But Law knew. He had been trying to break through Knowledge’s shell since her retreat, without success or even acknowledgment. While the assassinations were taking place, he tried frequently to contact her or breach her realm, but was always rebuffed, and though he contemplated razing her temples and libraries in the physical world to get a response from her, it seemed that she had abandoned those places to their own devices; the servitors who dwelt in them had not been in contact with her for years, nor could Law find any links between them and the assassins.
Only when the last Knight was dead did he manage to breach her realm. He found her waiting there, wild-eyed in the center of her cobwebbed labyrinth, and when he demanded answers, she tore him apart and tried to devour him.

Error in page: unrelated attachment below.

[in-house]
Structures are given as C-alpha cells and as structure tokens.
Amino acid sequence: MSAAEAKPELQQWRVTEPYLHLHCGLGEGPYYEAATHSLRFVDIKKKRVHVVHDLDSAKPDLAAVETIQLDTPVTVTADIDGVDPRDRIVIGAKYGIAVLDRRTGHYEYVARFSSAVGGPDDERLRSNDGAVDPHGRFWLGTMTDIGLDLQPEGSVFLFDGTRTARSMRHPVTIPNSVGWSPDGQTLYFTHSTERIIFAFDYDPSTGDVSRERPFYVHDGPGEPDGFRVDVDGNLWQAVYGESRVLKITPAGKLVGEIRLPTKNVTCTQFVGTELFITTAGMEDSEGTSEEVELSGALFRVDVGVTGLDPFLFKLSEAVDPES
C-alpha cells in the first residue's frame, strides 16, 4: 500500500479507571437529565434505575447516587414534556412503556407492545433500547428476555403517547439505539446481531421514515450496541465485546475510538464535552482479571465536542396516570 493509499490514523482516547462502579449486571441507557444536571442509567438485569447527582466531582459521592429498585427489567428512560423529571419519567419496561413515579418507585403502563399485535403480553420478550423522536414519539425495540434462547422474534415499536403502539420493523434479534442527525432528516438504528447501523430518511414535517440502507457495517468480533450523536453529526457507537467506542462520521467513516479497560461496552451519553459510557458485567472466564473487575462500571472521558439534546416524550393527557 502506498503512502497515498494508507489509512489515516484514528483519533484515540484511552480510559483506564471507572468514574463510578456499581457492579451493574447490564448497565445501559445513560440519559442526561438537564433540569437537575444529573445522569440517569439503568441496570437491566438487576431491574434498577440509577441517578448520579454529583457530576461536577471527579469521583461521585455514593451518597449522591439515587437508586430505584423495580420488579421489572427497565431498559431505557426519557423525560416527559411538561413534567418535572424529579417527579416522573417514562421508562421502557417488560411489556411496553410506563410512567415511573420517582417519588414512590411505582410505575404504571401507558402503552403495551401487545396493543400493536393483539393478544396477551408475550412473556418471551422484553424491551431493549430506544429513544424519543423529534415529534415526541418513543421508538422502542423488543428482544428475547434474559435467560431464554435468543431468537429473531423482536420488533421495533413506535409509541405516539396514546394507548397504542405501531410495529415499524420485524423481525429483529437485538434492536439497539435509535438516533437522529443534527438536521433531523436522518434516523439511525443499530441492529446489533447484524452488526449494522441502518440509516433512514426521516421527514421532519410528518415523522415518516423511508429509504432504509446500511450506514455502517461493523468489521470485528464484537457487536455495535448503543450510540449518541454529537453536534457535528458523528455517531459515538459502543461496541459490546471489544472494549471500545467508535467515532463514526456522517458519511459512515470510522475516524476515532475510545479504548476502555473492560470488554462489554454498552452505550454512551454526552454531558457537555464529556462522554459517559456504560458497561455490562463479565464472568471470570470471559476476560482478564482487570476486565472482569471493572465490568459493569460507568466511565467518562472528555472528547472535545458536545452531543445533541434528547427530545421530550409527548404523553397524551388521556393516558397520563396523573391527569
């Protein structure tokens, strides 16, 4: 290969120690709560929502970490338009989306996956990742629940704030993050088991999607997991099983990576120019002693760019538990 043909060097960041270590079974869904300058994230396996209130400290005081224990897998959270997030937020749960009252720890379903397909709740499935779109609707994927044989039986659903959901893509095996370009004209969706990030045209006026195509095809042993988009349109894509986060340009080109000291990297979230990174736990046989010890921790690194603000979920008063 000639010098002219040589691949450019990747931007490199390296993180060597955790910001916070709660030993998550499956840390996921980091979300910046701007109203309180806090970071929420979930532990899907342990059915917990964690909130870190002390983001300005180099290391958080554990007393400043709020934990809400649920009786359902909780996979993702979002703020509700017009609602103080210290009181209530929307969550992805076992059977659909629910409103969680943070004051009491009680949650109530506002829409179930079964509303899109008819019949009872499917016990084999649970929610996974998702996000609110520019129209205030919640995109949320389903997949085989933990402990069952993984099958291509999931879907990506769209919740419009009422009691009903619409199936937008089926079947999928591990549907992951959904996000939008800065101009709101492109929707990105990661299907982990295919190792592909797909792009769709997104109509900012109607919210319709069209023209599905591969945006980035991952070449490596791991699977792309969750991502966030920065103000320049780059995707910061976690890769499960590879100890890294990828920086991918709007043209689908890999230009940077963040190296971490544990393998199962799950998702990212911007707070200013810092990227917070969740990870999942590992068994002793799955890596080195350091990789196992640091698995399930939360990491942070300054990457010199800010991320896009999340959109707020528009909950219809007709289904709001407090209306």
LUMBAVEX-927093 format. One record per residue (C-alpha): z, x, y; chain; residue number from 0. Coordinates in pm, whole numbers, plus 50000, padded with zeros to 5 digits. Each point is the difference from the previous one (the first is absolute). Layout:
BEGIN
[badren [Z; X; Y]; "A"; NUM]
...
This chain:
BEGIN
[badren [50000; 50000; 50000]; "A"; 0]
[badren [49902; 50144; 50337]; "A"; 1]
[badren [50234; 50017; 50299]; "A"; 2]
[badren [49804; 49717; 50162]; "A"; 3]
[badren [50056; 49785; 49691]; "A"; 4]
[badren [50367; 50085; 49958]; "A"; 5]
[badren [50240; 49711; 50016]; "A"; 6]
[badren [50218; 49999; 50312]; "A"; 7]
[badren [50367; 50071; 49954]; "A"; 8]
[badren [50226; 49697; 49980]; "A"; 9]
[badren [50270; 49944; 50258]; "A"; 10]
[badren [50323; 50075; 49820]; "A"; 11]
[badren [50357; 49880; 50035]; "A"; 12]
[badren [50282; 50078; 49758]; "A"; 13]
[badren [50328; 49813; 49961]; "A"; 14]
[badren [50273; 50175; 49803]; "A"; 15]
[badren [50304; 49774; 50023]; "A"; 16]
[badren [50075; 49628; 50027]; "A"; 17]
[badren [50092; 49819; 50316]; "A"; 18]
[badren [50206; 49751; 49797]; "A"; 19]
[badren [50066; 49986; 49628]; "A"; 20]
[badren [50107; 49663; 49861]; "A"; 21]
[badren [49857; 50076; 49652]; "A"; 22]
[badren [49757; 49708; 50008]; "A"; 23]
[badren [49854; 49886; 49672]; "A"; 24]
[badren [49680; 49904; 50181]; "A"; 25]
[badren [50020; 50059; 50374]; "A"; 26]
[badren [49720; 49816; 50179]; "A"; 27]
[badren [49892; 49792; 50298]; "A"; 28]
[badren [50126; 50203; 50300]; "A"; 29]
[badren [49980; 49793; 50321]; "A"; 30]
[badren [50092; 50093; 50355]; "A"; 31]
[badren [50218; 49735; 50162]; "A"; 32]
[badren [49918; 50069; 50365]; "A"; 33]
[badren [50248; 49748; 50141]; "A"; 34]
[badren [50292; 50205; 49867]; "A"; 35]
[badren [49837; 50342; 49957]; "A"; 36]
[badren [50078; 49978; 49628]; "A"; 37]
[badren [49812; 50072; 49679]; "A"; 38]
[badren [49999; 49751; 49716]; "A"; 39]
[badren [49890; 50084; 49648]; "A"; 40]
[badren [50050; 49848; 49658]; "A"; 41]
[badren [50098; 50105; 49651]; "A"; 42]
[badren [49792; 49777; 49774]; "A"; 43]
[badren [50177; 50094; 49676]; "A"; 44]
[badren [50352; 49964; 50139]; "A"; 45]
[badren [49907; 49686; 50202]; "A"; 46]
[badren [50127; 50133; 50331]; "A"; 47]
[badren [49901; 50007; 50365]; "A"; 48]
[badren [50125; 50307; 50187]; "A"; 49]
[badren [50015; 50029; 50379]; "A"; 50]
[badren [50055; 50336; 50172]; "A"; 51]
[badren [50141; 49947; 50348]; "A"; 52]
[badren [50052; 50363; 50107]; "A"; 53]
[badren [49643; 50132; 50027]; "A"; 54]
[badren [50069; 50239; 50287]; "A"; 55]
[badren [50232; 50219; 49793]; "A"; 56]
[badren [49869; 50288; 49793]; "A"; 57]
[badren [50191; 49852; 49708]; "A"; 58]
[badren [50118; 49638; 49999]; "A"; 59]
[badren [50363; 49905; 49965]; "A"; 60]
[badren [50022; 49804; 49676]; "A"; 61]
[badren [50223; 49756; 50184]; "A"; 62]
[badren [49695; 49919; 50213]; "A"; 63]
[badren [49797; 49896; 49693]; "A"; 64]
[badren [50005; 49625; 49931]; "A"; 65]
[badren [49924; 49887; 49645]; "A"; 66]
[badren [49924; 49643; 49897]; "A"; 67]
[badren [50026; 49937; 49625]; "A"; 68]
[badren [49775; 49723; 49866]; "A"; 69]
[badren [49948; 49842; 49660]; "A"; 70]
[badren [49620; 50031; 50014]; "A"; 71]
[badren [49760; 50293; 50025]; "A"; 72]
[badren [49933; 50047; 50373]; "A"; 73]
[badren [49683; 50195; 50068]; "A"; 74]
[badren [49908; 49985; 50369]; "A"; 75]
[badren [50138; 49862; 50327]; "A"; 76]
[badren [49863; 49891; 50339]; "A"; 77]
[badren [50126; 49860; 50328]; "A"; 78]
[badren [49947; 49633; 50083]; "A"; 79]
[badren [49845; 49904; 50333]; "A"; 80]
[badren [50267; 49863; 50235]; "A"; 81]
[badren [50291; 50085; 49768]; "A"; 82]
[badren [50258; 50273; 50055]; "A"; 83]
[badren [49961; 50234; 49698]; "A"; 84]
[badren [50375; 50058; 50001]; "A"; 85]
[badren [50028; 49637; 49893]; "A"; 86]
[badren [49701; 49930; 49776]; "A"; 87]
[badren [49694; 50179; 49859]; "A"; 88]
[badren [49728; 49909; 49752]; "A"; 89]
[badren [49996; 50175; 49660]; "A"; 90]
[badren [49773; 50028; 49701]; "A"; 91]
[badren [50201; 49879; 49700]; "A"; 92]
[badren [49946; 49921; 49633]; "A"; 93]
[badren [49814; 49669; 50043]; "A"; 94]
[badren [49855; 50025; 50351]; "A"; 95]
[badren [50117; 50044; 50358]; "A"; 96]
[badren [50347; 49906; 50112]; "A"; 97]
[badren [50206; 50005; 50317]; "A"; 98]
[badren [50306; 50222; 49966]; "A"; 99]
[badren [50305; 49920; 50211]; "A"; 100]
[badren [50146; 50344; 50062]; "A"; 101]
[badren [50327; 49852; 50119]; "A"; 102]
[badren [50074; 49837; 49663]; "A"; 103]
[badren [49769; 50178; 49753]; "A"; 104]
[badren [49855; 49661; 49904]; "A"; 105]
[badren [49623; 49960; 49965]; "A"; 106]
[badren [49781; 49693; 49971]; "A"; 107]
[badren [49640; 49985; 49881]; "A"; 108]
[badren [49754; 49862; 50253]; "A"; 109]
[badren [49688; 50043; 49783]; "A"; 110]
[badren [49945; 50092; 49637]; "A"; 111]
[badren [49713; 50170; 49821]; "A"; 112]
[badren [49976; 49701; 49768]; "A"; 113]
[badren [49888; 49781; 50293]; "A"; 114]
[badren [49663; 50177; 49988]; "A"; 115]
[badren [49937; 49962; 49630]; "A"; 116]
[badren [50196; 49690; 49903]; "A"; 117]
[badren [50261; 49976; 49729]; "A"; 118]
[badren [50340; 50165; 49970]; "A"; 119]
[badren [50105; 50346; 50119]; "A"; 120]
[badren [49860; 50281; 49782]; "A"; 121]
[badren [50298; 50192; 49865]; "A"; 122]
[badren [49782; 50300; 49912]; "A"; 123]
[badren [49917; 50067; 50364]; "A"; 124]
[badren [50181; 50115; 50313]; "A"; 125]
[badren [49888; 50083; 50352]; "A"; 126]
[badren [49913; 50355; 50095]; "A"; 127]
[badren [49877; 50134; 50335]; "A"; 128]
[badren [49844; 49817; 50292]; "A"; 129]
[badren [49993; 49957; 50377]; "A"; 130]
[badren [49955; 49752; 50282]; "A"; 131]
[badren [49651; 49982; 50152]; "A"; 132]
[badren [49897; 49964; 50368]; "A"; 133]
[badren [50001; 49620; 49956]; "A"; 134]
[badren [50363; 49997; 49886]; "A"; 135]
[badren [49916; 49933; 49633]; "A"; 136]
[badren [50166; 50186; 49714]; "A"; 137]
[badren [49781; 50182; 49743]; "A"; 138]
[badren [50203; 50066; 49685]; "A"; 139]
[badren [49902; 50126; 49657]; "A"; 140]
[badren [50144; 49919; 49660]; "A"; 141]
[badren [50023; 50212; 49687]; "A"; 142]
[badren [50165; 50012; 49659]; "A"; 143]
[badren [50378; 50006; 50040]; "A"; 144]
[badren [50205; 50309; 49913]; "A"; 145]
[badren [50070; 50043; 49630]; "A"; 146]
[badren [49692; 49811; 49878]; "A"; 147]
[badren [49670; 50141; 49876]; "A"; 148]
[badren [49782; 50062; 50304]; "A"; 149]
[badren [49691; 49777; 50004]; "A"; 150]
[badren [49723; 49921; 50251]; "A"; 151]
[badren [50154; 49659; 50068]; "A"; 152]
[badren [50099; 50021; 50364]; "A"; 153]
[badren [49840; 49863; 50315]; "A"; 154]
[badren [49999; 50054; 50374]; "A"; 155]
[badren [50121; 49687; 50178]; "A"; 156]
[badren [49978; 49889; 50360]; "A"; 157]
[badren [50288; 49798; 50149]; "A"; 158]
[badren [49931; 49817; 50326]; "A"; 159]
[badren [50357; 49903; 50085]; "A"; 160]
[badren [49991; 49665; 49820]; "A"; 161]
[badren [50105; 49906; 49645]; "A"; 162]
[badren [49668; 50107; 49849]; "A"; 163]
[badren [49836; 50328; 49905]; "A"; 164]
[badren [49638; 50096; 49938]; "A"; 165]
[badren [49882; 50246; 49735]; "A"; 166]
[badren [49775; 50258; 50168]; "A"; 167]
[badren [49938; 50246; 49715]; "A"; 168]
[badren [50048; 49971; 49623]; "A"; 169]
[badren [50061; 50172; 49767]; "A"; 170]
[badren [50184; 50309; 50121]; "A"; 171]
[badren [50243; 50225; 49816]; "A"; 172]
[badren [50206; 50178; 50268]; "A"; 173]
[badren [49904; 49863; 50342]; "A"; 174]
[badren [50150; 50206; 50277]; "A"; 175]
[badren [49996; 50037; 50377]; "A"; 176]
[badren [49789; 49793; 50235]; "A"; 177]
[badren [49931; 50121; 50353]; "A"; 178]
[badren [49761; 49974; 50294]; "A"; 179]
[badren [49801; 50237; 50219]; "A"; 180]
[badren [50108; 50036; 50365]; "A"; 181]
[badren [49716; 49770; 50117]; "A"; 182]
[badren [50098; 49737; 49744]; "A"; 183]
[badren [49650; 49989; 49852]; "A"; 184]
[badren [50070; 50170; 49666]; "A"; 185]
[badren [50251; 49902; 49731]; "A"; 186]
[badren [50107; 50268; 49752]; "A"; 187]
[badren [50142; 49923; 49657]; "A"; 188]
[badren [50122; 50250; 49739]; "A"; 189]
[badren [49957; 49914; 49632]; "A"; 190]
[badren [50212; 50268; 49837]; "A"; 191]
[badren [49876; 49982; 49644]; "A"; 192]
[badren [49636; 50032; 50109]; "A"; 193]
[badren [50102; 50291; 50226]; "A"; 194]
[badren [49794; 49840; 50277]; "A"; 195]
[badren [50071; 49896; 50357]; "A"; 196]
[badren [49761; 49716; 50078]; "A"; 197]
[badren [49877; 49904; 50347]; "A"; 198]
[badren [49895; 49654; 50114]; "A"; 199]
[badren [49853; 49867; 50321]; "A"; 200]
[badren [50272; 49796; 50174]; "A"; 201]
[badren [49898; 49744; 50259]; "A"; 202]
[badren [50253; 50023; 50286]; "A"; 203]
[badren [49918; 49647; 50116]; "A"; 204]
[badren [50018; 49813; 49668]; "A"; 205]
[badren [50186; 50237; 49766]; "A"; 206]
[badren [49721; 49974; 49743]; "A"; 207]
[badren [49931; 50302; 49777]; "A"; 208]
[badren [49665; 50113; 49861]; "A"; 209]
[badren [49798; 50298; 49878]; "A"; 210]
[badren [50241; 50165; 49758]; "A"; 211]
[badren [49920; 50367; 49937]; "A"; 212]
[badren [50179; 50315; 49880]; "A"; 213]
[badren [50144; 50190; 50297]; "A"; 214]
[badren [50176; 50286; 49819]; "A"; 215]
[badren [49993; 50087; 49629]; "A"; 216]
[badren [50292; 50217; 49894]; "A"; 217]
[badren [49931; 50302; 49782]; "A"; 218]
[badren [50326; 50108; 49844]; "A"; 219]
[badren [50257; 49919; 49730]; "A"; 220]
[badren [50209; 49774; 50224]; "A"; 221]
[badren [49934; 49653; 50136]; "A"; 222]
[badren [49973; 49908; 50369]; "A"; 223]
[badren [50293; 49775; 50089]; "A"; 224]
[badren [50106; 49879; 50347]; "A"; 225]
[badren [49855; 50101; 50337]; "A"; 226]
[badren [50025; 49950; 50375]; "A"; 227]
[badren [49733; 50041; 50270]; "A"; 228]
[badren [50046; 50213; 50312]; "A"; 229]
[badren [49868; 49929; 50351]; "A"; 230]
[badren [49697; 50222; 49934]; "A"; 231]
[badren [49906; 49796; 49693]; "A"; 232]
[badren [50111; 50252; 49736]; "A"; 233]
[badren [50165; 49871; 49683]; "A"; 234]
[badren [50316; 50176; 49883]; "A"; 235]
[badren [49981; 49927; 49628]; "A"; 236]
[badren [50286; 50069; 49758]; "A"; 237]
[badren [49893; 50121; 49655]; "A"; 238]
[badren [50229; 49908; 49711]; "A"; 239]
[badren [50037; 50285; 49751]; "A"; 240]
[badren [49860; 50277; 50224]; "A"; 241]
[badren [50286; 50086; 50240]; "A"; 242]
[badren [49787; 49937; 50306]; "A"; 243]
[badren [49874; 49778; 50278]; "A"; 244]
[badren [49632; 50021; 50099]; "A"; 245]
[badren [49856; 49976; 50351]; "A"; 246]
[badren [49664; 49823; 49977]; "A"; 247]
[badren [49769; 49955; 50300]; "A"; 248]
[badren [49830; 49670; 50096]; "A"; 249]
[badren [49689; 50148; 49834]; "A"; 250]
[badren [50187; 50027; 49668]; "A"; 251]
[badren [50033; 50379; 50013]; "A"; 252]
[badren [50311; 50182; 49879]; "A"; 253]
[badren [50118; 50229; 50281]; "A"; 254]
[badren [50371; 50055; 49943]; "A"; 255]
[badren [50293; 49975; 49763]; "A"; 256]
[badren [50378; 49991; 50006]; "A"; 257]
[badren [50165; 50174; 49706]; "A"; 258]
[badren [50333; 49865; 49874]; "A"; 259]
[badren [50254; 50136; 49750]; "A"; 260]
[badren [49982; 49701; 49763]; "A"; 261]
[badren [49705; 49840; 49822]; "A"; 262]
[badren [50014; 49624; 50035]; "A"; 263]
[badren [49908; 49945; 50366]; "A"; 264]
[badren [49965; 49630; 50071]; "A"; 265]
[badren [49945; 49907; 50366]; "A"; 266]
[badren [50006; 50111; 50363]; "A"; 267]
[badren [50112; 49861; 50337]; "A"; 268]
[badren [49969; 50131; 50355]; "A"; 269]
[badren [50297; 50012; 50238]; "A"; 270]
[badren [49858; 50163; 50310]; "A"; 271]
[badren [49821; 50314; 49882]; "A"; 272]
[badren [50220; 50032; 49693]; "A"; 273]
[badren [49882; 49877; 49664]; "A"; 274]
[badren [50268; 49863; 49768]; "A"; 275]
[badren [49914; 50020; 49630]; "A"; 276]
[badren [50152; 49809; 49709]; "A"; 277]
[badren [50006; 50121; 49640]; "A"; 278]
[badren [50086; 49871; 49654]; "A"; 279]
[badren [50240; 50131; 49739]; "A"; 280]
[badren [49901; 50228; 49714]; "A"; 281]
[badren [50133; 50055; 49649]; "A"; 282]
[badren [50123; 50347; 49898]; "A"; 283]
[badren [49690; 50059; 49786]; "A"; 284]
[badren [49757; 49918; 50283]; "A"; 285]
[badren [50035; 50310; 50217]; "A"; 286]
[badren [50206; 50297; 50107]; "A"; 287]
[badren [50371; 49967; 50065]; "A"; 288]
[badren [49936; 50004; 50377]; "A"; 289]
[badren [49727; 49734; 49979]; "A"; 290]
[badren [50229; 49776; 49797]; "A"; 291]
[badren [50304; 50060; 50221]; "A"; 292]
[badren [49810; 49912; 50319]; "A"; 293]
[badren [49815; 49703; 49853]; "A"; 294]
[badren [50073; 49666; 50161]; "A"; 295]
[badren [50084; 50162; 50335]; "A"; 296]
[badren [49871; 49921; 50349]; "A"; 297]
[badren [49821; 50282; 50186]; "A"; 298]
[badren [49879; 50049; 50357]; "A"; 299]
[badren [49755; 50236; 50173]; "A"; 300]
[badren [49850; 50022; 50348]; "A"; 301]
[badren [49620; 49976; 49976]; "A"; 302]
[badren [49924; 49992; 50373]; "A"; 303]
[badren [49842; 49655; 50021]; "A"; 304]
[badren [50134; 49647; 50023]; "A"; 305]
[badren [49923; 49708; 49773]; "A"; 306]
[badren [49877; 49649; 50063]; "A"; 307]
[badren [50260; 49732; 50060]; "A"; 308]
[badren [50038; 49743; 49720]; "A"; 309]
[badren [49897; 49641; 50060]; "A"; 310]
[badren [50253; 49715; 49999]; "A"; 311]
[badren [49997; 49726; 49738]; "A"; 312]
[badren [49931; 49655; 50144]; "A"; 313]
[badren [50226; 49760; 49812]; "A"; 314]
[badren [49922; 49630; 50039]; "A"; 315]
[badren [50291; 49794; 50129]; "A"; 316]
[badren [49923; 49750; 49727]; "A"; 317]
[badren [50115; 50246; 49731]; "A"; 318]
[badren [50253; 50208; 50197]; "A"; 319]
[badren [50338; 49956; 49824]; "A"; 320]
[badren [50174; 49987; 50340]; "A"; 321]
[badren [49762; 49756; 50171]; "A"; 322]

Even without the support of his Knights, though, Law was too powerful for her to absorb entirely. Fragments of him fell free from her realm and were spotted by the goddesses Brancir and Loahravi, each of which claimed one and reported back to her side of the pantheon that Law had been killed. Brancir chose to wield her piece of Law as a shield and take up his mantle of Justice, while Loahravi made of hers a crown and declared herself the bearer of divine Authority.
Meanwhile, the Lady of Knowledge kept her piece of Law as a sword, and named it Vengeance. And when she took it up and stepped back into the public eye, she had become a new entity: vicious, judgmental, all-seeing, and dedicated to acting on the information she had only collected before. Her scholarly followers abandoned her, striking her former name from their records so that no one could speak it and accidentally draw her eye, and renamed her the Nemesis, Lady of Assassins.